Why publish this photo of Alan Henning - the latest hostage of Isis?

Evan Bartlett@ev_bartlett
Monday 15 September 2014 10:10
This photo of Alan Henning, at a refugee camp on the Turkey-Syria border, was released by his family

Alan Henning, a 47-year-old taxi driver from Salford, has been named as the second British hostage whose life is under threat from Isis militants, who call themselves the Islamic State.

The Briton was working as part of an aid convoy in the north-western Syrian town of Ad-Dana when he was captured by the militant group - it was his second trip to the troubled state as a volunteer.

He had been warned not to travel in to the country from his base in Turkey because - as a white, non-Muslim man - he would stand out too much.

But because of his dedication and determination to see that the aid was being distributed in the correct manner and received by those in need, he chose to travel anyway.

A photograph of Mr Henning at a refugee camp on the Turkey-Syria was released by his family, something the Foreign Office often advises against.

As the i paper's editor Oliver Duff explains in today's edition:

Very occasionally the Foreign Office will ask newspaper editors not to reveal the identity of a hostage, with the explicit warning that doing so could increase the danger to their life. Only a reckless editor would rush to print in such circumstances.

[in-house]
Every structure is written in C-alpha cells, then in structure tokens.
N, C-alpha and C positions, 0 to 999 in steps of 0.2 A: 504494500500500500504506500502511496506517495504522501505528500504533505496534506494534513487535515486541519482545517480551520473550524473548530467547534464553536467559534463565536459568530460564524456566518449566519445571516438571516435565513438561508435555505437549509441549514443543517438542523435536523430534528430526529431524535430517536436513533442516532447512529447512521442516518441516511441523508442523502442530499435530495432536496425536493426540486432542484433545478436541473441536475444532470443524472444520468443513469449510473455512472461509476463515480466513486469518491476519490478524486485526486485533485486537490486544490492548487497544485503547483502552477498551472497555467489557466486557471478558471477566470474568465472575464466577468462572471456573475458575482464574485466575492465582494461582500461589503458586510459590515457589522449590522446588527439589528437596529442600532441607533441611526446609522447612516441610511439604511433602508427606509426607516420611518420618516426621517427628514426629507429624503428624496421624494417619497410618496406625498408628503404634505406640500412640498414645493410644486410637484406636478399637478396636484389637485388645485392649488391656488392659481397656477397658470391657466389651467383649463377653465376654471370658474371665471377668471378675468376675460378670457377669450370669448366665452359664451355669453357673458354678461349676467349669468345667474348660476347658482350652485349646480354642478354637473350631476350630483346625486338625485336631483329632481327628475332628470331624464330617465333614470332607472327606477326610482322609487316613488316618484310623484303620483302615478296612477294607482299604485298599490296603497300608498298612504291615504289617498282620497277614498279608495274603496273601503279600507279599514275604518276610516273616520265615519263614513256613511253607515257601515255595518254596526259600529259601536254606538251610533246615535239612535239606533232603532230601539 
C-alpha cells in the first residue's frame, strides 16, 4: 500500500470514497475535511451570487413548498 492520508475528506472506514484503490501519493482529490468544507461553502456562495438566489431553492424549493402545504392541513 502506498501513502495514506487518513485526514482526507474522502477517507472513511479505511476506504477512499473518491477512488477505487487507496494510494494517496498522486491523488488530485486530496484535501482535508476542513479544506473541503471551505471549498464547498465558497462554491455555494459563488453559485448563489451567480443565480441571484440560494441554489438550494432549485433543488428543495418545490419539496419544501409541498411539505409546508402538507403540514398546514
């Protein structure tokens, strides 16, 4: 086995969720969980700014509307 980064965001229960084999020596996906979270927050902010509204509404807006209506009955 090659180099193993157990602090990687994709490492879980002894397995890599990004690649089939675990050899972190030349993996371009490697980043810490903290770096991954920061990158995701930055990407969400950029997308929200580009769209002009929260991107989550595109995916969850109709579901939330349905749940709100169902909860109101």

Limiting publicity can help to minimise the propaganda impact of kidnappings, although this must be balanced against the need to pressure government officials to help a captive.

Following the murder of David Haines, another British aid worker, alongside those of American journalists James Foley and Steven Sotloff in the past month, the boundaries for publishers have become blurred - particularly with graphic photos, videos and the identity of hostages spreading rapidly on social media.

The i paper, alongside i100, have chosen not to publish pictures of Haines, Foley and Sotloff in orange robes in states of severe duress, and will continue to abide by that principle alongside other Foreign Office guidance.

In the instance of identifying Mr Henning, an exception has been made owing to his family's wishes.

As our i paper editor fittingly puts it: "Alan Henning’s family want you to see a photo of him, not as a hostage, but as a human being devoted to helping others. That is the least that we can do."

More: Remember David Haines for his unfaltering humanitarian work

More: This is who Steven Sotloff was and this is how we should remember him

More: Remember James Foley for his fearless war reporting

Oliver Wright: Was a news blackout on Isis hostages the right option?

Ian Birrell: Ransoms? Raids? Media black-outs? What should the strategy be?